You must read lots of fiction because it's clouding your comprehension here.  But that's more typical of right wingers - assume facts not in evidence.

    See, I'll spell it out for you, since once again, you don't understand.  I was responding to this comment:

    The idea that (5.00 / 1) (#20)
    by gyrfalcon on Thu Jan 28, 2010 at 03:49:23 PM EST
    terrorists will be drawn to the site of the trial and do suicide bombs and things like that is the least legitimate part of this whole argument.  Not to say it couldn't ever happen, but it's just never been part of the modus operandi of these people.

    But apparently in your eyes, I'm not allowed to have an opinion that I think the MO could change.  There's nothing in that statement that says I am for or against anything, but you always seem to read intentions where there aren't any.  Are you psychic?  If so, would you share the lottery numbers?


    It was a reasonable assumption (none / 0) (#38)
    by MKS on Thu Jan 28, 2010 at 04:38:58 PM EST
    given your views on crime....

    So, where do you stand with respect to the trial?


    I think (5.00 / 1) (#41)
    by jbindc on Thu Jan 28, 2010 at 04:41:39 PM EST
    They would never have decided to hold it in NYC unless they were absolutely sure they could get a conviction.  It would be political suicide, and that's what I think this whole thing is - politics.

    If this guy is guilty (and I think he is) - I have no sympathy for whatever happens to him.


    So, you oppose the trial being held in (none / 0) (#42)
    by MKS on Thu Jan 28, 2010 at 04:44:56 PM EST

    What about the military commissions idea--or is that part of the I-don't-care-what-happens-to-him idea?


    Why do you do that? (5.00 / 1) (#48)
    by jbindc on Thu Jan 28, 2010 at 05:04:52 PM EST
    Read things that aren't there? Is that some kind of weird tactic that you think will get people to agree with you or something?

    I don't oppose them being in NYC, but I think it's a political ploy.  I don't think it has one iota of anything to do with upholding our dearest principles.  This trial would never be on US soil, no matter what constitutional scholars and liberal bloggers said, if the government was not 100% sure they were going to get a conviction.  The political stakes (and maybe security) stakes would be too great if the government lost.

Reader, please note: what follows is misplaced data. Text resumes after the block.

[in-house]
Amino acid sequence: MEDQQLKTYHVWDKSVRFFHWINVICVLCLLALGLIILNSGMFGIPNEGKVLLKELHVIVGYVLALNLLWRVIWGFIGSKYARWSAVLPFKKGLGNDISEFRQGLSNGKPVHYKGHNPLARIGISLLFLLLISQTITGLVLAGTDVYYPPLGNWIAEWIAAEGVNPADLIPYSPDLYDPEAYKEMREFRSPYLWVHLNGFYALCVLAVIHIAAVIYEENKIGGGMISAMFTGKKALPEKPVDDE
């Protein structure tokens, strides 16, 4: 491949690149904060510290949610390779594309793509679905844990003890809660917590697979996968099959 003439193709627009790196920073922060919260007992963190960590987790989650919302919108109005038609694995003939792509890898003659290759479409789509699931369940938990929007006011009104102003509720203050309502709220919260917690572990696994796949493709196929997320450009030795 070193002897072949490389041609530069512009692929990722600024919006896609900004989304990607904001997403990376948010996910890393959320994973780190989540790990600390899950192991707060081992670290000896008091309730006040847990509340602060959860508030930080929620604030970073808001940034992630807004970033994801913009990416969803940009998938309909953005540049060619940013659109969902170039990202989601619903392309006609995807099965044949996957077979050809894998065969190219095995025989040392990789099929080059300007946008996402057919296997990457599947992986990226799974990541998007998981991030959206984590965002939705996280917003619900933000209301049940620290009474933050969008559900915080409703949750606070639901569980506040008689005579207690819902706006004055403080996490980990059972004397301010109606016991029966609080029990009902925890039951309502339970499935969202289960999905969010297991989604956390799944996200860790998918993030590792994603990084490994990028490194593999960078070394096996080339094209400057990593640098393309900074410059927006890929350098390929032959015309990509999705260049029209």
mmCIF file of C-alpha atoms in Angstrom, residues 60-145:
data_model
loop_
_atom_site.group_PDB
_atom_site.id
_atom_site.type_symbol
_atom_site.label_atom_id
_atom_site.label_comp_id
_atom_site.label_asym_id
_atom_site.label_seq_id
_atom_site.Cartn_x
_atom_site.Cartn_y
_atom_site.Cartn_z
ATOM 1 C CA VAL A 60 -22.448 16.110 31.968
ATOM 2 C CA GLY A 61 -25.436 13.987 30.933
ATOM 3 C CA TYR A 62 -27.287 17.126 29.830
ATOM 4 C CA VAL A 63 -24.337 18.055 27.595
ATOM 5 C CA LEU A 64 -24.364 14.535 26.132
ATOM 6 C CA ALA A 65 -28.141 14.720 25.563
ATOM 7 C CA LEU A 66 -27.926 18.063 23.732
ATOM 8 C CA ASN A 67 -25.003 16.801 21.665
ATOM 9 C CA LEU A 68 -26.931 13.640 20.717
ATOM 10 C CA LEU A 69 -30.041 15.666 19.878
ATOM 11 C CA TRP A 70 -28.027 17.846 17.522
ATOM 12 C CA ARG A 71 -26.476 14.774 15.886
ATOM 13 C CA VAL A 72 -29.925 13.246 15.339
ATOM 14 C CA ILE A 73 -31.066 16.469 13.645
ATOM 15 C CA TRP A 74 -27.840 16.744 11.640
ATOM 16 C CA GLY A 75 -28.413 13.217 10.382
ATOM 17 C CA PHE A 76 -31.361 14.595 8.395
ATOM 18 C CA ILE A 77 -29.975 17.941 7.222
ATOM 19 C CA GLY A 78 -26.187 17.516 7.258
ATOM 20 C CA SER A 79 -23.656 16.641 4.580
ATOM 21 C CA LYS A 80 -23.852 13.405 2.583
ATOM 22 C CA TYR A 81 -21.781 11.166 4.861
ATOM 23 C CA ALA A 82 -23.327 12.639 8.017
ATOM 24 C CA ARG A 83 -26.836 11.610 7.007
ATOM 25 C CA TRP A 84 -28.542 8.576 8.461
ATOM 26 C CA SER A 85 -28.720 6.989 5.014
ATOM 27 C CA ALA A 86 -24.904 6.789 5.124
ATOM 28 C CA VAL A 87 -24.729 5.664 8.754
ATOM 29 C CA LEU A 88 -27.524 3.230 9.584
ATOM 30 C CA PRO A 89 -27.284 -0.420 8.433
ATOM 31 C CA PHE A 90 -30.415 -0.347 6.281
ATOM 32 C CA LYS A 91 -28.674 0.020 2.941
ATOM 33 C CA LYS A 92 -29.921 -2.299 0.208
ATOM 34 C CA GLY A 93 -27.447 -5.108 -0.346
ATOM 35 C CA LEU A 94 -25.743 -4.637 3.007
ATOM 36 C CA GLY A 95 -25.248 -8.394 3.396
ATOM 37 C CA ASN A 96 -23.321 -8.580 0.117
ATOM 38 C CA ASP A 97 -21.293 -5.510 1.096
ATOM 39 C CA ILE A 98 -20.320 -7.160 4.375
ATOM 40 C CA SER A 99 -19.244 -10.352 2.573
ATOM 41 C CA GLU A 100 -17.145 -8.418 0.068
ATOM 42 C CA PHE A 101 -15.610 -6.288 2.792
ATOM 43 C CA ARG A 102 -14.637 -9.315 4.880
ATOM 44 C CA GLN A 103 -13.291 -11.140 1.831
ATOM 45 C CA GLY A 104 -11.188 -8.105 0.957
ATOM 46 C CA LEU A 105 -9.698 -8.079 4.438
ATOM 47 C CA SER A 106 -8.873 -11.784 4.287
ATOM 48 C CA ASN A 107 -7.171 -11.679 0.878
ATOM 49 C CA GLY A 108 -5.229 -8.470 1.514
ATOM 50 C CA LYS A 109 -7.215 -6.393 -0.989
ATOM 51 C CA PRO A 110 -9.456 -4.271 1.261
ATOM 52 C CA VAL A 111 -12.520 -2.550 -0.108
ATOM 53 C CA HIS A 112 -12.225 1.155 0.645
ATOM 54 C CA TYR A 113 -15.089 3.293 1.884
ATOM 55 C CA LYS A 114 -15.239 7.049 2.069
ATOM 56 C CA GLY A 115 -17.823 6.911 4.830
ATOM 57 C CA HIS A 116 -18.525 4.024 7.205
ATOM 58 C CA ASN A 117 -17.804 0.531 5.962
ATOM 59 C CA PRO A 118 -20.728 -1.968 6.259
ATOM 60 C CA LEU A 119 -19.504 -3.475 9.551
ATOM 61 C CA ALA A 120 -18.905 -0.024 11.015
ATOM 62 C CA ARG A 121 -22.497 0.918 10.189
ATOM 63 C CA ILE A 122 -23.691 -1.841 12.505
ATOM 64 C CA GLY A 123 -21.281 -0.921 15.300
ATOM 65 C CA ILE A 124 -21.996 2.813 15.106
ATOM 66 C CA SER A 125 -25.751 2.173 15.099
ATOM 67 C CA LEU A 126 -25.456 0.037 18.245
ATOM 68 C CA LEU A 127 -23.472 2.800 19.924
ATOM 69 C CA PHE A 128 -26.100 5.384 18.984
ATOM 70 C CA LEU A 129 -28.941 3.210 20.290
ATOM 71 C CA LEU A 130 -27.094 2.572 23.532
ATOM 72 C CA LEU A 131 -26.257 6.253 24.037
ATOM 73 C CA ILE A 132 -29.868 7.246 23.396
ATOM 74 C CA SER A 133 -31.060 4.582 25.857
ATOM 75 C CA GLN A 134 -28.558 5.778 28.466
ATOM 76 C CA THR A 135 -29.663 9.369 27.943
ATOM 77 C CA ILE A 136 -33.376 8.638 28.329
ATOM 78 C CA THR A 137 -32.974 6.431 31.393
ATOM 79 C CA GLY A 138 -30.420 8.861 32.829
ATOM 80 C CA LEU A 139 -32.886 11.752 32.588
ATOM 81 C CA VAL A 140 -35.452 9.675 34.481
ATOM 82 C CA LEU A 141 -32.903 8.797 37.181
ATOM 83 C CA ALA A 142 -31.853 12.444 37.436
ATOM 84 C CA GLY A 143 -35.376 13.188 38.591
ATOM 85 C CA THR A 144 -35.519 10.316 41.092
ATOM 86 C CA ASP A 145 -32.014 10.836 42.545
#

Okay, you I guess you're not big (none / 0) (#52)
    by MKS on Thu Jan 28, 2010 at 06:10:15 PM EST
    on giving an opinion about the trial and military commissions, except that you don't oppose it being in NYC.    

    I support a civilian trial in NYC....for any number of reasons, least of which is what Rudy Giuliani said at one time about how we are a nation of laws and that we can be proud of giving a fair trial to anyone....


    FYI (none / 0) (#11)
    by jbindc on Thu Jan 28, 2010 at 02:41:32 PM EST
    DiFi wants the trial out of NY too....

    "I think the administration should listen to the mayor, listen to the mayor's concern, and, candidly, make a change," she said, referencing New York Mayor Michael Bloomberg's urging the administration to move the terror trials out of the city. "There's nothing wrong with making a change."

    Democrats have steadily turned against the administration's plan to try Mohammed and other suspects in New York, with several Democratic senators and a member of New York's delegation, Rep. Nydia Velázquez (D), calling for moving the trial.

    "There are other places to try it in the U.S. that are much more remote, much less a target, and much less a squatting ground for propaganda around the world," Feinstein explained, though she declined to suggest where the administration might move the trials.

    DiFi is no better than a (none / 0) (#29)
    by Jeralyn on Thu Jan 28, 2010 at 04:16:47 PM EST
    Republican on crime issues. She often teams with Orrin Hatch and Joe Lieberman on bills.

    I'm coming to realize that (none / 0) (#40)
    by MKS on Thu Jan 28, 2010 at 04:41:39 PM EST
    She was cavalier about the human rights record under Negroponte when he was U.S. Ambassador to Honduras....

    And... (none / 0) (#49)
    by lentinel on Thu Jan 28, 2010 at 05:06:50 PM EST
    let us not forget that we got Joe Biden as Vice-President.

    Bloomberg can be placated (none / 0) (#13)
    by vicndabx on Thu Jan 28, 2010 at 02:56:44 PM EST
    with some money.  I think the "opposes" part is a bit misleading.  We are facing serious budget shortfalls - they're talking about ending school bus/train passes for crissakes.  Bloomberg, ever the fiscal hawk, is concerned, rightly so.  The clip I saw this AM seemed more like a negotiating tactic than anything else.

    Personally, I think the trial should be held here, us citizens of NYC deserve a little payback.

    I think money is the bigger issue (5.00 / 2) (#14)
    by nycstray on Thu Jan 28, 2010 at 03:06:37 PM EST
    but I gots to tell ya, I'm sure glad I don't live or work in that area if they go forward!

    Yes sir... (5.00 / 1) (#21)
    by kdog on Thu Jan 28, 2010 at 03:56:02 PM EST
    the crimes he's accused of occurred here, he should be tried here...no doubt.